I know the emotion that some people attach to the swallows coming back to Capistrano. We have cliff swallows here where I live that come back the same day as the ones at the mission.
But the coolest things that come back every springtime are the bats. Not baseball, which I love, the flying rodent kinds.
We get thousands of bats here, and on warm spring evenings I like to sit out on my deck and watch and listen to them. I know, most people have no idea what bats sound like, but they make a really cool clicking sound.
I also enjoy "fishing" for bats. You can actually do this with a fishing pole, but I just use my arms. I can stand out on my deck (I have two of them, the higher of which is probably 20 feet off the ground) and wave my arm quickly over my head, and bats will dive-bomb at me.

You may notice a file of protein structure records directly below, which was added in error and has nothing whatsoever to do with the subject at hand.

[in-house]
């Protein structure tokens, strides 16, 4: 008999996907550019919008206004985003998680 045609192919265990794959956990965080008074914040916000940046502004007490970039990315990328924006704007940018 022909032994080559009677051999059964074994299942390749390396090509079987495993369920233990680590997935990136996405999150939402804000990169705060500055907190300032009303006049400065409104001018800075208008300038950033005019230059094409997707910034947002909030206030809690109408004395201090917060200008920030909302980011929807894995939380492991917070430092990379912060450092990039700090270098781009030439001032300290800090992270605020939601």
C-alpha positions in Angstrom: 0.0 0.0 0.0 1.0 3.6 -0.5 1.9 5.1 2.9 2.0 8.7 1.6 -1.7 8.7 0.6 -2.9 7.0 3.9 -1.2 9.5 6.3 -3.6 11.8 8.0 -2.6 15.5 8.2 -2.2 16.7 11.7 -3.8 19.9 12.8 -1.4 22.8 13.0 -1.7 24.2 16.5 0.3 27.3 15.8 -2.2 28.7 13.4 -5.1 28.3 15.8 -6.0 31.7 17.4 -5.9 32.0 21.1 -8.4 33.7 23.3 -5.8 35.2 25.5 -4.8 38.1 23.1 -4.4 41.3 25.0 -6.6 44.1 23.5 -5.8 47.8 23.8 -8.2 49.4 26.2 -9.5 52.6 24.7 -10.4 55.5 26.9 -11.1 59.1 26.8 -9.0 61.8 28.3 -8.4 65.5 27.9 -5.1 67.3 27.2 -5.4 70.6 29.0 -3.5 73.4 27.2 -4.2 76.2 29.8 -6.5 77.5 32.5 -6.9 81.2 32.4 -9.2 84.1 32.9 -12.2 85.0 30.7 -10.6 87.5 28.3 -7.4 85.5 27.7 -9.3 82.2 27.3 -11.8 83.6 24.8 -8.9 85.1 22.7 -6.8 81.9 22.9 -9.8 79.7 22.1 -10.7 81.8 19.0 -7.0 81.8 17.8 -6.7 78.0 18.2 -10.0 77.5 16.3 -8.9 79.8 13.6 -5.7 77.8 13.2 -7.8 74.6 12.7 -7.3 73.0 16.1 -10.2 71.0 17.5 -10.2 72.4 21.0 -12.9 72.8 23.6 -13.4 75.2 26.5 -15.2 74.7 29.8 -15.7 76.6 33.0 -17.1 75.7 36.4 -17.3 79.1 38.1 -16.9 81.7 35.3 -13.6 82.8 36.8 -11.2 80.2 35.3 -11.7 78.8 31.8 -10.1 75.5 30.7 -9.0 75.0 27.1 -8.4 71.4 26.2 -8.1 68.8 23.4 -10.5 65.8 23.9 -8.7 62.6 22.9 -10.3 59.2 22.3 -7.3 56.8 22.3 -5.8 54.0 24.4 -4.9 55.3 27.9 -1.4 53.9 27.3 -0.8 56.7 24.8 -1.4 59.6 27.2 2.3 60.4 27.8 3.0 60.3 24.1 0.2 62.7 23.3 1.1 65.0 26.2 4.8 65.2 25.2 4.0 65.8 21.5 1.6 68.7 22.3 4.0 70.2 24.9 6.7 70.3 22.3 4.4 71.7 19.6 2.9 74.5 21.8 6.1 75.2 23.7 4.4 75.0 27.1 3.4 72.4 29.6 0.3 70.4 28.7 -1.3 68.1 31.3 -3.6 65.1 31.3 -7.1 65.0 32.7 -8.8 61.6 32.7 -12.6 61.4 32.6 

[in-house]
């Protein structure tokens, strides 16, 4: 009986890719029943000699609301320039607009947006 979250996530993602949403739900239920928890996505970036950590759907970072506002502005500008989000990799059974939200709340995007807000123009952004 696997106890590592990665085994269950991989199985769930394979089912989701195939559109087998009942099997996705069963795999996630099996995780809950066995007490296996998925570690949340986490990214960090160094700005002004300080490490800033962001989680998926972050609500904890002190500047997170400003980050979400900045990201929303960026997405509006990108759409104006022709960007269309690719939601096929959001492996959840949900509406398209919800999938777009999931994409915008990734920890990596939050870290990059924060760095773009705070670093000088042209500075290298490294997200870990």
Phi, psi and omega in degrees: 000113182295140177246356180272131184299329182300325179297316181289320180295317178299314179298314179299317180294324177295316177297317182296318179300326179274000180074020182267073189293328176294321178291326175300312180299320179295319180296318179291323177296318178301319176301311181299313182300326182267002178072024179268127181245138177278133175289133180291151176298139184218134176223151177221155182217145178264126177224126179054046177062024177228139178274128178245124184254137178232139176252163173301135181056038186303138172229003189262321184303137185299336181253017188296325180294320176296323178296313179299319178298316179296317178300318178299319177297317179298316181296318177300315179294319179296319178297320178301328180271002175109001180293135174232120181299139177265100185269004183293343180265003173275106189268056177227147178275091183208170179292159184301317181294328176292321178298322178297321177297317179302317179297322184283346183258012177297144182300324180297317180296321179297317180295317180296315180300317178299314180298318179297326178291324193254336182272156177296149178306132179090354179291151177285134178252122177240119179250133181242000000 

And I've caught more than a couple bats since moving up here about 12 years ago (not with my bare hands, though... ewww). One thing that's amazing is how small some of them are... I mean, I've caught a bat before whose body was no bigger than my thumbnail.
Sometimes, when it's really warm, I'll go to bed and leave the doors to the decks standing open (we live in a very remote and safe place). And I've woken up a couple times with a bat or two flying around in my bedroom. The thing that's weird about that (and I know there are people reading this who are on the brink of nausea at the thought of it) is that when bats fly, their wings make absolutely no sound at all. The only way I ever know when one's in my room is when it inevitably crashes into the wall trying to find its way out. I know... you're thinking bats have sonar, they'd never crash into walls. But this is not true... especially in light of the strange architecture of my room and the very high-pitched ceiling... it's easy to see how a sonar-packing bat could get confused.
Anyway, just thought I'd share my springtime and flying rodents story, thanks to my friend, Kelly Milner Halls, who blogged today about a research project she's doing with rescued bats.